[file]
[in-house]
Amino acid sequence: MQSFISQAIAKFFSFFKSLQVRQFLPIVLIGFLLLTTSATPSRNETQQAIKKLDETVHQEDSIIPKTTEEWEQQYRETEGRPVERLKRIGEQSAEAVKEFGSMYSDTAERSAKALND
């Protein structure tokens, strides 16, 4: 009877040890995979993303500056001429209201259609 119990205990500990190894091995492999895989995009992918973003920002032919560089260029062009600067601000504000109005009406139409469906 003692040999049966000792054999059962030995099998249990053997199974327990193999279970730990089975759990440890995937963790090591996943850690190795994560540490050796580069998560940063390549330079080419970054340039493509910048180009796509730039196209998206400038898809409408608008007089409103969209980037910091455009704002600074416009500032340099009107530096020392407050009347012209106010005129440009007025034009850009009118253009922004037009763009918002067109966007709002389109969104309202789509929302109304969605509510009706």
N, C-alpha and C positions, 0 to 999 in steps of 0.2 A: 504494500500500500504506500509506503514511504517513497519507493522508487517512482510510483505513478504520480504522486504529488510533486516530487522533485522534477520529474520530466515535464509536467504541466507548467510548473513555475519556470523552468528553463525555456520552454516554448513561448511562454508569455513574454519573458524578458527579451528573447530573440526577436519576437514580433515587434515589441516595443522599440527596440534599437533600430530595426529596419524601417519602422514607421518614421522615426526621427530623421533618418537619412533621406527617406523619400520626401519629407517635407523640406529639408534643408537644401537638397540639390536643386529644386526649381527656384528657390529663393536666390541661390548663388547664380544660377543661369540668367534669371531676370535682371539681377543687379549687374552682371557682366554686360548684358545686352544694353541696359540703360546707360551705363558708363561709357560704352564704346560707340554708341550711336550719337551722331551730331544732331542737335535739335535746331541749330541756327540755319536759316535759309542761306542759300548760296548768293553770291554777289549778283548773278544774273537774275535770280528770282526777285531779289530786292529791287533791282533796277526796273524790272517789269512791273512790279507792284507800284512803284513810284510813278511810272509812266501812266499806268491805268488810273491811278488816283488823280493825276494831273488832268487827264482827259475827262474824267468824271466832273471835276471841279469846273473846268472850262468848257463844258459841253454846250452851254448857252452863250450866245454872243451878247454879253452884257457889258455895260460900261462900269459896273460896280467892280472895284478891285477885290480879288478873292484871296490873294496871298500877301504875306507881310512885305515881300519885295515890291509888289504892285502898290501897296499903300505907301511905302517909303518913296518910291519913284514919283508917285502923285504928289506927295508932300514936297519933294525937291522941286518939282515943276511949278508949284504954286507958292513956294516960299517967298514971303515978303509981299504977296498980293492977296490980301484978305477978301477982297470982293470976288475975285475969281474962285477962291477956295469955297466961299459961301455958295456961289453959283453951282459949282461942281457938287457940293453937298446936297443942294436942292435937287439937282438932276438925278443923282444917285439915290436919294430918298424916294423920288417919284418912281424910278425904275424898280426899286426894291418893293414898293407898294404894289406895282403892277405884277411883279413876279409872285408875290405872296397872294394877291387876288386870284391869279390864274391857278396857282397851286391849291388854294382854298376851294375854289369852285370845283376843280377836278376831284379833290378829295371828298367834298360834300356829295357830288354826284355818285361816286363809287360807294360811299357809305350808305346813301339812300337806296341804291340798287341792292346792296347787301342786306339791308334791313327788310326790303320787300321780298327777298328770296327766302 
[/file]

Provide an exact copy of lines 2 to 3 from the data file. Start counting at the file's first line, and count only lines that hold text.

Amino acid sequence: MQSFISQAIAKFFSFFKSLQVRQFLPIVLIGFLLLTTSATPSRNETQQAIKKLDETVHQEDSIIPKTTEEWEQQYRETEGRPVERLKRIGEQSAEAVKEFGSMYSDTAERSAKALND
């Protein structure tokens, strides 16, 4: 009877040890995979993303500056001429209201259609 119990205990500990190894091995492999895989995009992918973003920002032919560089260029062009600067601000504000109005009406139409469906 003692040999049966000792054999059962030995099998249990053997199974327990193999279970730990089975759990440890995937963790090591996943850690190795994560540490050796580069998560940063390549330079080419970054340039493509910048180009796509730039196209998206400038898809409408608008007089409103969209980037910091455009704002600074416009500032340099009107530096020392407050009347012209106010005129440009007025034009850009009118253009922004037009763009918002067109966007709002389109969104309202789509929302109304969605509510009706």